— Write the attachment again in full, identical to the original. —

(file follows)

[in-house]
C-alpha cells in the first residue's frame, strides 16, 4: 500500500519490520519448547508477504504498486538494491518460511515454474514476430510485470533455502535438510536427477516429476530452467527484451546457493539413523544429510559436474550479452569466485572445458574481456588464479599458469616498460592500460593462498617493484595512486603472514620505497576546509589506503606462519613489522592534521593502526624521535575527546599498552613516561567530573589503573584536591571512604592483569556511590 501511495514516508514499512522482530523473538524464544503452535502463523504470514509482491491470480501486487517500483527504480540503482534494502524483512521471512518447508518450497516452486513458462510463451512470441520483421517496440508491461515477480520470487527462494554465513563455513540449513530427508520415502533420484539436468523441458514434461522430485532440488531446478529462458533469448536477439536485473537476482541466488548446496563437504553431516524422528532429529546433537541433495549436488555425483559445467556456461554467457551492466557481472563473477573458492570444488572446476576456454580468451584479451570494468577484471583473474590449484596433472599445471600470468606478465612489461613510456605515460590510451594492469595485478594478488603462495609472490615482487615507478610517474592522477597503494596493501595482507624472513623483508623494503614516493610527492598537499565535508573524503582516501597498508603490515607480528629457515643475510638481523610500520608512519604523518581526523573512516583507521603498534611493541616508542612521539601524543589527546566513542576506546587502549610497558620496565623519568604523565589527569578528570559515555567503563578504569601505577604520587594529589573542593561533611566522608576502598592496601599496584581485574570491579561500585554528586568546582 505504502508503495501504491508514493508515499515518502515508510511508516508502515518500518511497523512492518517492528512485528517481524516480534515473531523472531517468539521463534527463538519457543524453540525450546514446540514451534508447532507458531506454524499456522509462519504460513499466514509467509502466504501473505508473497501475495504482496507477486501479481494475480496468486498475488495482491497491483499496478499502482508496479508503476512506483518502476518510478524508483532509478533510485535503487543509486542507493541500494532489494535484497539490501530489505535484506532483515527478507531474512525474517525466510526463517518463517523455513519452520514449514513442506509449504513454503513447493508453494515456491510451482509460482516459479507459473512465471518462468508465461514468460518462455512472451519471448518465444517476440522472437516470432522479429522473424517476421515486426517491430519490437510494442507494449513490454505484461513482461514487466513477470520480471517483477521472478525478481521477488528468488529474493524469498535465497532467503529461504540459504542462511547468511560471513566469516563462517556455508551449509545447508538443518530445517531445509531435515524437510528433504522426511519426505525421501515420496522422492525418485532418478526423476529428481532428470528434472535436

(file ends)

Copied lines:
[in-house]
C-alpha cells in the first residue's frame, strides 16, 4: 500500500519490520519448547508477504504498486538494491518460511515454474514476430510485470533455502535438510536427477516429476530452467527484451546457493539413523544429510559436474550479452569466485572445458574481456588464479599458469616498460592500460593462498617493484595512486603472514620505497576546509589506503606462519613489522592534521593502526624521535575527546599498552613516561567530573589503573584536591571512604592483569556511590 501511495514516508514499512522482530523473538524464544503452535502463523504470514509482491491470480501486487517500483527504480540503482534494502524483512521471512518447508518450497516452486513458462510463451512470441520483421517496440508491461515477480520470487527462494554465513563455513540449513530427508520415502533420484539436468523441458514434461522430485532440488531446478529462458533469448536477439536485473537476482541466488548446496563437504553431516524422528532429529546433537541433495549436488555425483559445467556456461554467457551492466557481472563473477573458492570444488572446476576456454580468451584479451570494468577484471583473474590449484596433472599445471600470468606478465612489461613510456605515460590510451594492469595485478594478488603462495609472490615482487615507478610517474592522477597503494596493501595482507624472513623483508623494503614516493610527492598537499565535508573524503582516501597498508603490515607480528629457515643475510638481523610500520608512519604523518581526523573512516583507521603498534611493541616508542612521539601524543589527546566513542576506546587502549610497558620496565623519568604523565589527569578528570559515555567503563578504569601505577604520587594529589573542593561533611566522608576502598592496601599496584581485574570491579561500585554528586568546582 505504502508503495501504491508514493508515499515518502515508510511508516508502515518500518511497523512492518517492528512485528517481524516480534515473531523472531517468539521463534527463538519457543524453540525450546514446540514451534508447532507458531506454524499456522509462519504460513499466514509467509502466504501473505508473497501475495504482496507477486501479481494475480496468486498475488495482491497491483499496478499502482508496479508503476512506483518502476518510478524508483532509478533510485535503487543509486542507493541500494532489494535484497539490501530489505535484506532483515527478507531474512525474517525466510526463517518463517523455513519452520514449514513442506509449504513454503513447493508453494515456491510451482509460482516459479507459473512465471518462468508465461514468460518462455512472451519471448518465444517476440522472437516470432522479429522473424517476421515486426517491430519490437510494442507494449513490454505484461513482461514487466513477470520480471517483477521472478525478481521477488528468488529474493524469498535465497532467503529461504540459504542462511547468511560471513566469516563462517556455508551449509545447508538443518530445517531445509531435515524437510528433504522426511519426505525421501515420496522422492525418485532418478526423476529428481532428470528434472535436